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By Gokul Chakravarthy
The very first official international match in the USA opened with a lot of fanfare and "fan fare". The crowd had been building up all through the morning, even as the USA played against Jamaica in the 1st T20 of the day at the Central Broward Regional Park.
The colorful Sri Lankan fans grossly outnumbered the Kiwi supporters. In fact, one friend pointed out how there were more Indian supporters than New Zealand supporters in the ground. But that didn’t deter a trio of the loyal “beige brigade” from showing up in their unmistakable gear in support of Daniel Vettori and his men. Nor did it deter the New Zealand cricketers themselves in playing to their best.
Photo (left): Sri Lanka and New Zealand pose in front of the Pearls Cup, Courtesy: DreamCricket.com
Vettori was to say later that “Leading up to it, there was a little bit of that exhibition feel, once both teams got on to the park, there was a real desire to win and to pick up, I suppose, from where we left off in the WT20. We wanted to finish a long season on a high note and to win a game here would do that.”
Daniel Vettori didn’t have any hesitation in choosing to bat first. The thought of chasing any score on a slow pitch against the Sri Lankan slow bowlers must have been a huge, if not the only, reason for this choice.
Brendon McCullum and Aaron Redmond opened the batting for them. McCullum hit some lovely stroked to the boundary, one even going over the boundary prompting the PA announcer at the stadium to ecstatically acknowledge that it was the “first international six on US soil”.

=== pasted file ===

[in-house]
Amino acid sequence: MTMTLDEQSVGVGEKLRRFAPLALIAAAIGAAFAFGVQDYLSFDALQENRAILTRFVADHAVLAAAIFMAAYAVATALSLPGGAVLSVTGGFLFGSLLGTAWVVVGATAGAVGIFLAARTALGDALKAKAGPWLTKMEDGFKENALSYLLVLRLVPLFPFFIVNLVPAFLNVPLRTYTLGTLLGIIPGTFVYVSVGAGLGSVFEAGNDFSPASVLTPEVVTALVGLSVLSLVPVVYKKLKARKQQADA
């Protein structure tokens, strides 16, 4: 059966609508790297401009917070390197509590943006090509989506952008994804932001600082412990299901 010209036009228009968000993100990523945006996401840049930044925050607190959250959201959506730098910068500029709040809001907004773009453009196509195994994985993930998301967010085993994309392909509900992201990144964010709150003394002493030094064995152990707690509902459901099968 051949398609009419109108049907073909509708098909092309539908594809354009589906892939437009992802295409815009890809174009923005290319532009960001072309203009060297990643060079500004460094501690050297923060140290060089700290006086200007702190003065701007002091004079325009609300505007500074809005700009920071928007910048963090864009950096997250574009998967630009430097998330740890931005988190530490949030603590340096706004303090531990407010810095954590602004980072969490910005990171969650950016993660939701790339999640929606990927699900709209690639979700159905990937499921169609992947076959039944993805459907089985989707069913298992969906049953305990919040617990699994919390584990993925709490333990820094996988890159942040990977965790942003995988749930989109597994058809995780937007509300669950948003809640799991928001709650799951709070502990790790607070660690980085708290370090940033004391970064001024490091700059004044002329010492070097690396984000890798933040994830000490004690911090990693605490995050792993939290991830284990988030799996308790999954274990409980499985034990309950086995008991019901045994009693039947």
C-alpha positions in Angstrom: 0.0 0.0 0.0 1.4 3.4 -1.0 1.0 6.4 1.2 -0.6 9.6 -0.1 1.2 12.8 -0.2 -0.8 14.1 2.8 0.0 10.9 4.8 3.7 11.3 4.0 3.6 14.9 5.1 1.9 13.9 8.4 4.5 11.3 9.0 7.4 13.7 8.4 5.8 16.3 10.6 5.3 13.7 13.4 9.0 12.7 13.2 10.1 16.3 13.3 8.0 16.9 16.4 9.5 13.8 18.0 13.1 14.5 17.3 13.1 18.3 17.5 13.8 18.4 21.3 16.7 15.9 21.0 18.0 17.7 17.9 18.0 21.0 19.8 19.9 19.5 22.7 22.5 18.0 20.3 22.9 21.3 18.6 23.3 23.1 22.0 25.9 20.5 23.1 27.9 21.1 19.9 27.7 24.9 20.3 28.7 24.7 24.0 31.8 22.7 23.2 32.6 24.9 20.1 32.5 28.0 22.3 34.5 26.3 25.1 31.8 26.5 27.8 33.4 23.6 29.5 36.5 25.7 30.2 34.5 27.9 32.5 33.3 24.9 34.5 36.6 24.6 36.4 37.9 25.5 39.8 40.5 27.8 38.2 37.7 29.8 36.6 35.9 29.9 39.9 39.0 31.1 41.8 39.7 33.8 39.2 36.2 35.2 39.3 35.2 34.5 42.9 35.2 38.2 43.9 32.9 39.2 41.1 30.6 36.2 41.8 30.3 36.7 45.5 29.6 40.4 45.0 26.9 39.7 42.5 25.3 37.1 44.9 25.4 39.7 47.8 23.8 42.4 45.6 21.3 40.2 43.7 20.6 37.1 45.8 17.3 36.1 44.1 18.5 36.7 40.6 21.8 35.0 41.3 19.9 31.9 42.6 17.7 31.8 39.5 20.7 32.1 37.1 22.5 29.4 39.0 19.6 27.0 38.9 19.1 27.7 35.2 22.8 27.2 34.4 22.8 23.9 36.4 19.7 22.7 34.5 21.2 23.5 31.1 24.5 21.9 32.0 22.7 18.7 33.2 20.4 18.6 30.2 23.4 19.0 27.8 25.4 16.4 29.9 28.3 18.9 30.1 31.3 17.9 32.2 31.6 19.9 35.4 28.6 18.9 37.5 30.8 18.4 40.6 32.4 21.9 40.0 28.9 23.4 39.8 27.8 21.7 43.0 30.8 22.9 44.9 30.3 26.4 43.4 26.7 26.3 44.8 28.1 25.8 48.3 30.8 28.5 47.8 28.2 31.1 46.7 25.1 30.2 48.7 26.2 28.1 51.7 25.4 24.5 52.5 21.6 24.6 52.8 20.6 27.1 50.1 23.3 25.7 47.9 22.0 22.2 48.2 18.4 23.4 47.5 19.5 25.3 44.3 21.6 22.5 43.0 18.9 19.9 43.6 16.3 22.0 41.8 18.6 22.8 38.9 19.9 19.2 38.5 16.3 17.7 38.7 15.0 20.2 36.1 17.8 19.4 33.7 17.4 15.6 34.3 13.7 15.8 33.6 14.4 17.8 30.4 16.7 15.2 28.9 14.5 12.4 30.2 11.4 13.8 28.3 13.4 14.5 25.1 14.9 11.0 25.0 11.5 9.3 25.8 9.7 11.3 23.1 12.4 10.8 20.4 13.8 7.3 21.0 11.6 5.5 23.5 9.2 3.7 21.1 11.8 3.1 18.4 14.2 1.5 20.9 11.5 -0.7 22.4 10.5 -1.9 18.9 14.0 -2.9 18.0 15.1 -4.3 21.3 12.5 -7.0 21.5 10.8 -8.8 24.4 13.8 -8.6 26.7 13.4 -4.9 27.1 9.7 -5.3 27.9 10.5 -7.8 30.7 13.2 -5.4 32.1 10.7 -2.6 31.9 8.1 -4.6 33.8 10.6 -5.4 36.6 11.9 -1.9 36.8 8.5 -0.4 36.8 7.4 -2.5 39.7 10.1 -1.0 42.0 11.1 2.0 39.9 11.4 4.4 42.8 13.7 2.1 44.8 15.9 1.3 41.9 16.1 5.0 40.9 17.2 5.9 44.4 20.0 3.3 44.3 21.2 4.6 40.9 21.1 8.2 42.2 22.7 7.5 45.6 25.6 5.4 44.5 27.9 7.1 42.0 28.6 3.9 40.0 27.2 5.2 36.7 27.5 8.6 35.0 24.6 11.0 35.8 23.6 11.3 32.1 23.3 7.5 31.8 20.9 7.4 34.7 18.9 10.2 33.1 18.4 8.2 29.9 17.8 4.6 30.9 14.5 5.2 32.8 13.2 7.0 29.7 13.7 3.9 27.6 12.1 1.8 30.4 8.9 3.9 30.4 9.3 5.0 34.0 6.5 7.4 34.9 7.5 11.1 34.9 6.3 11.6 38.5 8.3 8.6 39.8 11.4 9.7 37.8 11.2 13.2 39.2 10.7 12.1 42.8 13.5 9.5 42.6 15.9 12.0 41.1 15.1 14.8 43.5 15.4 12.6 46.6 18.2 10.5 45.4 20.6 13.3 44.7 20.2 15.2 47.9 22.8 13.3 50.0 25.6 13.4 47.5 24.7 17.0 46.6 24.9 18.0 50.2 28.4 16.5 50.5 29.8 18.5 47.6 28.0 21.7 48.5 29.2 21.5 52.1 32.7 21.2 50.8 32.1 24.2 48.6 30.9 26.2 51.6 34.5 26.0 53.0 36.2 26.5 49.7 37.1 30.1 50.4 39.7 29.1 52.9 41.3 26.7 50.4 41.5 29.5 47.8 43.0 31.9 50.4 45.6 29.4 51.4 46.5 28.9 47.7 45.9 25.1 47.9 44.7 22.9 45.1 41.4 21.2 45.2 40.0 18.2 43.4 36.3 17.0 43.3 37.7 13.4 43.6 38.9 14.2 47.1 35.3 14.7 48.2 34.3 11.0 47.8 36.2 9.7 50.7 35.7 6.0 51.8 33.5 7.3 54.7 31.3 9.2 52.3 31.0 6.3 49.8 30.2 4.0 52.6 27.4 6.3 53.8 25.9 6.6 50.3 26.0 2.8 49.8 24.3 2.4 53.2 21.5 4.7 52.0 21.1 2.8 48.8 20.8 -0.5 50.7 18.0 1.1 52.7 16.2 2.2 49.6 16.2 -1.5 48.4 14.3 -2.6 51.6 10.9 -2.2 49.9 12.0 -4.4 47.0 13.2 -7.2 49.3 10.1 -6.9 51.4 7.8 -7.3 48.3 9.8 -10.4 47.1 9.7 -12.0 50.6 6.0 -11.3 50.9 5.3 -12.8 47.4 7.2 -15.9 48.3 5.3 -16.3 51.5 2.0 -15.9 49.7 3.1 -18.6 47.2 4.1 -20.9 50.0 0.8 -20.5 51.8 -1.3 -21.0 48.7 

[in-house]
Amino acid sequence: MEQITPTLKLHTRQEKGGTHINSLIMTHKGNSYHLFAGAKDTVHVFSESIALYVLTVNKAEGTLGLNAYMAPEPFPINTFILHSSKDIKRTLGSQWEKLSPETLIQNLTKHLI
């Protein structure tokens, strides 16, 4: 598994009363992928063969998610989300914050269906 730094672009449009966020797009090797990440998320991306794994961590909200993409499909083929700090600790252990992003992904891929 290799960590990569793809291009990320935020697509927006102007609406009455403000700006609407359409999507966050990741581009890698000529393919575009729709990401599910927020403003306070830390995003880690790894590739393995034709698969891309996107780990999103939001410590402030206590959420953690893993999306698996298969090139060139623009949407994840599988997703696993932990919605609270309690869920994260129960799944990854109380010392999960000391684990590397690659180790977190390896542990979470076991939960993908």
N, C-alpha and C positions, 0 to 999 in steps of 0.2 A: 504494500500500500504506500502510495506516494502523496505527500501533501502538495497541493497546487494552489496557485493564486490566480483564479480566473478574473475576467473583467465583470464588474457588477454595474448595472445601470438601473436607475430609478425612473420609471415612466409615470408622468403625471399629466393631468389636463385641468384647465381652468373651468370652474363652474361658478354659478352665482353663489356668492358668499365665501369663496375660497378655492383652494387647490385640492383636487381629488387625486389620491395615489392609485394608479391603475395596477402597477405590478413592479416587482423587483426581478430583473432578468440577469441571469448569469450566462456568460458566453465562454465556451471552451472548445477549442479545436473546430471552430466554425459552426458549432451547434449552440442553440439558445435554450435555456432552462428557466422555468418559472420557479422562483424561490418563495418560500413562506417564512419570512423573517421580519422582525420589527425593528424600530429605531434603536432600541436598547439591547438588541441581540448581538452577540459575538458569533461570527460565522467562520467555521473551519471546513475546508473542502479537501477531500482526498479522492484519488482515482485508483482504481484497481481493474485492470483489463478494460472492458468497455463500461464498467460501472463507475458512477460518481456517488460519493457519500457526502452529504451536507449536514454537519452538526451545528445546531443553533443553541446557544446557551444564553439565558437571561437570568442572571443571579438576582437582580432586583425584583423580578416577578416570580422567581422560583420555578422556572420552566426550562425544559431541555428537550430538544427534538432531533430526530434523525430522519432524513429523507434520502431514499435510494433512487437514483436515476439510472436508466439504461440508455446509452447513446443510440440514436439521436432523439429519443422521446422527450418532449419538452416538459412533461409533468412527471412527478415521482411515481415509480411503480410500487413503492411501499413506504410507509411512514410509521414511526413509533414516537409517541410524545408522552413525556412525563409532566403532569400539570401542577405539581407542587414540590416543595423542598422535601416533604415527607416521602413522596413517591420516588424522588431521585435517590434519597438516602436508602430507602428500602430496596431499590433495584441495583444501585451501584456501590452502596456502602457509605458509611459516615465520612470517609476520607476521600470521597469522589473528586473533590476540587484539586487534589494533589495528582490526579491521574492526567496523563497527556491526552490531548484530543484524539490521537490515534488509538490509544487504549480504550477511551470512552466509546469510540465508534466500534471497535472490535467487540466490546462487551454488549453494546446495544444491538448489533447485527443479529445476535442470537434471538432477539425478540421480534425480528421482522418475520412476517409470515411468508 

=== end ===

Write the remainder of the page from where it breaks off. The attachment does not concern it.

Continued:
Photo (right): New Zealand fans cheer their team at Lauderhill, Courtesy: DreamCricket.com
But that sort of hitting was not going to be possible on a consistent basis on this pitch. Most of the other New Zealand batsman found that out the hard way. Angelo Matthews took a blinder to get rid of him in the 4th over with the score on 25.
Sri Lanka’s fielding and bowling was quite intense and Ross Taylor narrowly escaped a run out appeal against him soon after he got in. A free stroke-player like him couldn’t survive too much longer in any case, especially when he felt he had to resort to quick and risky 1s and 2s. His eventual score of 27 from 30 balls was a great indication of that. The Lankans didn’t miss the second time when Nuwan Kulasekara and wicket-keeper, Kumar Sangakkara colluded to run him out. He had walked even before the 3rd umpire could pass his verdict.
It wasn’t until Vettori himself marched in, at the fall of the 4th wicket of Scott Styris. He had pushed himself up the order above Martin Guptill. He started a little bit of the recovery act, more so in terms of the run-rate, than anything else. His ability with the bat has often spared New Zealand’s top order severe embarrassment and, in some cases, even won them matches. When asked about how he had gone about constructing his innings, “Straightaway, I thought 120. We weren’t sure it would be enough, but we knew it would be competitive. But we kept losing wickets and so it made it difficult and it was hard to hit from this [The Pavilion] end because of the wind and the boundaries. So we were set to scrap for everything and in the end 120 was enough today.”
Even though Scott Styris and Martin Guptill didn’t score too many runs themselves, their respective stays at the crease with Taylor and Vettori respectively played a big role in their team reaching that score.
Photo (left): Daniel Vettori walking back after giving his team something to defend, Courtesy: DreamCricket.com
For Sri Lanka, their fielding and catching, was quite a highlight. Their bowlers just had to avoid offering full-length deliveries or pace that the New Zealand batsmen could use to score boundaries. Led by Lasith Malinga and Ajantha Mendis, they did that quite effectively.
In defense of his 120, Vettori opened his attack with pace on both ends – Kyle Mills from the Pavilion End and newcomer Andy McKay, who the coach and captain had spoken of quite highly in the lead-up to this series, from the other end. This meant that his tendency to open with Nathan McCullum, which would have fit this pitch like a glove, had to be quelled and the batsmen would get enough pace from the deliveries to play their strokes – a luxury Sri Lanka didn’t bestow upon their own batsmen.